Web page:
My totally unqualified assessment of this aspect of the outage is that, while it might make sense to have a control plane spread across availability zones, they presumably need to have isolated control planes for each zone, instead of a shared plane as they seemingly have now.


They seem to have settled on a halfway house, pushing more of the control plane functionality down into the EBS clusters and making the remaining shared control plane more robust to the sort of failures that arose this time.


And a breach of the "share nothing" tenet, which is quite important here.


I don't see how transparently replicated storage could be implemented without sharing something.


The transparent replication is inside the availability zone; as I understand it, Amazon doesn't provide any sort of user visible direct sharing between multiple AZs, e.g. to copy or move an EBS you have to snapshot it first ... which was of course a control API they blocked during much of this mess.


In which case they shouldn't replicate across availability zones.

'shared nothing' is the only way to islandize failures.


And that's why they have multiple fully-isolated regions. Availability zones are a purposeful tradeoff that provides easier to use service with higher inter-zone communication performance and lower cost.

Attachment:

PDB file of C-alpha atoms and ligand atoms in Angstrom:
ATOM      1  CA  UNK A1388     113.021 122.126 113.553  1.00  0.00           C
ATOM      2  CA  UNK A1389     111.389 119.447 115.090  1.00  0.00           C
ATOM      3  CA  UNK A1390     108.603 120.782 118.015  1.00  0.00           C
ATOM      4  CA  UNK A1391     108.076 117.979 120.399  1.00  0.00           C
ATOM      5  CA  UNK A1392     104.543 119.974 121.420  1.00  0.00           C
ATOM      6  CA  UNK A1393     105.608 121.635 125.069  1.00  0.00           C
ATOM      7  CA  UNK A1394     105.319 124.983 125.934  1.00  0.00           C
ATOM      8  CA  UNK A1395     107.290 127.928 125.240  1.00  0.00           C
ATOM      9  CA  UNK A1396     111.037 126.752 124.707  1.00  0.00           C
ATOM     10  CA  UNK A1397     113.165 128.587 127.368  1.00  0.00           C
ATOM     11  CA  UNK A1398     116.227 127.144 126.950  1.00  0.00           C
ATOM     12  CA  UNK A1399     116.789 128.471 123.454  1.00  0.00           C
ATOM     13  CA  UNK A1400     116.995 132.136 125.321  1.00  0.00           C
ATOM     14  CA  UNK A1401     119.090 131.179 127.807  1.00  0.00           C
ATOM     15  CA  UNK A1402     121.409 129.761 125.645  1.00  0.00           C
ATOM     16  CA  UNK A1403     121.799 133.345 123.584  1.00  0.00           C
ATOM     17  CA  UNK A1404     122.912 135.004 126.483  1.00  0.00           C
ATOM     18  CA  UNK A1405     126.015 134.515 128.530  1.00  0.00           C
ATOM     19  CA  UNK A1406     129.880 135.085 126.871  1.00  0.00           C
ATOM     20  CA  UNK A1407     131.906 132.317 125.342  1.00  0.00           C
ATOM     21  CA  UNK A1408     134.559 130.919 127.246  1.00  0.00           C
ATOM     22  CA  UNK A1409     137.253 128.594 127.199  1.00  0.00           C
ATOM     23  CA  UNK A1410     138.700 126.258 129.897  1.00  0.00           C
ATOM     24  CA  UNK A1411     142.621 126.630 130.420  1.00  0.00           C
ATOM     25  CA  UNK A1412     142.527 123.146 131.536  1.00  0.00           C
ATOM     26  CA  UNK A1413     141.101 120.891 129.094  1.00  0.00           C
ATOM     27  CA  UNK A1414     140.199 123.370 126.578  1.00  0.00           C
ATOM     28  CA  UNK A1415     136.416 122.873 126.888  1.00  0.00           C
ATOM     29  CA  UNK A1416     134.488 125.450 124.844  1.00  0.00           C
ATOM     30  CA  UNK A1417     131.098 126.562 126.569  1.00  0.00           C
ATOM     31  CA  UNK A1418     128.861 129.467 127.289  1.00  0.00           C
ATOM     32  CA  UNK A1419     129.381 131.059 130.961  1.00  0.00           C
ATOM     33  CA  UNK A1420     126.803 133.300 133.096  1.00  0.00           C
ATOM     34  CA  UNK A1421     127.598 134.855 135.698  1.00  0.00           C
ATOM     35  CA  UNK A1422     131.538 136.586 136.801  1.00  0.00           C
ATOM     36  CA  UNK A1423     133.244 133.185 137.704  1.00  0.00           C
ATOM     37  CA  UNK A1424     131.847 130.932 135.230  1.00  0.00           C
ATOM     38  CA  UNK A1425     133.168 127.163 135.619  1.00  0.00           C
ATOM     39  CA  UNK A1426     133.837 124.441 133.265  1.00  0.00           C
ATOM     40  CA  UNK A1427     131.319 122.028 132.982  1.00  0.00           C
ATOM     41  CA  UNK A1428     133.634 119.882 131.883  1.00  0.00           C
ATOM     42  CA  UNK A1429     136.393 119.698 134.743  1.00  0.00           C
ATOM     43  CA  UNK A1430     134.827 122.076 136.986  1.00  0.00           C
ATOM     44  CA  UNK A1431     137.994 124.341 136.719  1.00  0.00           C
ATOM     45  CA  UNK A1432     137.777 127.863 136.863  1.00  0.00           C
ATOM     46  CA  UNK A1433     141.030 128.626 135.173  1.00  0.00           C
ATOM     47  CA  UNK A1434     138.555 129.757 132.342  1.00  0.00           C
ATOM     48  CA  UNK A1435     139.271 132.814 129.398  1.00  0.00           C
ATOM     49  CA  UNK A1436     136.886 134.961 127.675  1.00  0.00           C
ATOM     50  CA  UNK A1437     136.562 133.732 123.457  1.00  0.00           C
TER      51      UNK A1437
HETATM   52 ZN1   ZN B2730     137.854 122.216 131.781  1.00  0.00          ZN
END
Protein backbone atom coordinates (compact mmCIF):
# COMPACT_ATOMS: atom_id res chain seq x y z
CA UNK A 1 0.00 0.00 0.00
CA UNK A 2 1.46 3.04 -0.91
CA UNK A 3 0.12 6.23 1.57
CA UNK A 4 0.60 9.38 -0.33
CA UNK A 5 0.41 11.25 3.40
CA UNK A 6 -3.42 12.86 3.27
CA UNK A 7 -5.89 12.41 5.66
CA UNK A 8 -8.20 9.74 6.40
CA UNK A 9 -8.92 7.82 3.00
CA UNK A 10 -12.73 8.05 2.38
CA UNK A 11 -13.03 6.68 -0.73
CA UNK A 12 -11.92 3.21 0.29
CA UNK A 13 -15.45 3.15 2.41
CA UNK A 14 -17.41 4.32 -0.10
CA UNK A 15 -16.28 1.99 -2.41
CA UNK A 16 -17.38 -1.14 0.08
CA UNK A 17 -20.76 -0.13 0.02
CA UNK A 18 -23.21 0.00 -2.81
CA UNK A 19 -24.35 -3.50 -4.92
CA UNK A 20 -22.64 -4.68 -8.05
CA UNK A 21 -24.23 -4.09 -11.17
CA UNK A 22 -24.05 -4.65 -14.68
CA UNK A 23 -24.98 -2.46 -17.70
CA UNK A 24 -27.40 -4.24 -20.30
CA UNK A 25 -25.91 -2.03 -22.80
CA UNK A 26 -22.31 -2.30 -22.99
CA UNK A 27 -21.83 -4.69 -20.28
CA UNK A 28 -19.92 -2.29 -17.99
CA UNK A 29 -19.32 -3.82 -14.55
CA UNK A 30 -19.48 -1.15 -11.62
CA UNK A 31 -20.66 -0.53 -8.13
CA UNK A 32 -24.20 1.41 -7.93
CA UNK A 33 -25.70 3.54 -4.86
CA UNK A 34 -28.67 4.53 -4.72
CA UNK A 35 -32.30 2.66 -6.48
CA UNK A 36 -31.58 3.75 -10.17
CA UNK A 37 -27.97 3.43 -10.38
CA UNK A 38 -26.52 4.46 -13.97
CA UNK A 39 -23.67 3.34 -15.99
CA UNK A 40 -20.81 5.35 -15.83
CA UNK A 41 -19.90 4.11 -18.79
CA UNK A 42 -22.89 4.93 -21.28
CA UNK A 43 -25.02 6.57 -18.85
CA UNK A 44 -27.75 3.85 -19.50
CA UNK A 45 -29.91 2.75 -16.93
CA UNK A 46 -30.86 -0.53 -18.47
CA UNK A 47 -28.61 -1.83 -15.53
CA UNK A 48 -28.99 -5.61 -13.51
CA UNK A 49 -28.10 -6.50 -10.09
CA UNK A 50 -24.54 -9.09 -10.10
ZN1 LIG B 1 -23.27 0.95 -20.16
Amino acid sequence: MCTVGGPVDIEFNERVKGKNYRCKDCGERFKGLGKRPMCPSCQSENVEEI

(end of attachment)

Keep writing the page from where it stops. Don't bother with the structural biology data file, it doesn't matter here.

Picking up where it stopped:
No, that's not what Amazon says.

The following is from the AWS web site [1]:

> Availability Zones are distinct locations that are engineered to be insulated from failures in other Availability Zones and provide inexpensive, low latency network connectivity to other Availability Zones in the same Region. By launching instances in separate Availability Zones, you can protect your applications from failure of a single location.

No mention of tradeoffs.

[1] http://aws.amazon.com/ec2/


The tradeoff is in that AZs are "engineered to be insulated" as opposed to being actually, or naturally isolated. Prior to their downtime, I've had plenty of conversations with folks that I work with about AWS and we've always assumed that AZs are not 100% isolated. I can see how someone can read "engineered to be insulated" the other way, but I generally read these kinds of materials as guaranteeing nothing beyond the most limited possible reading, and probably not even that.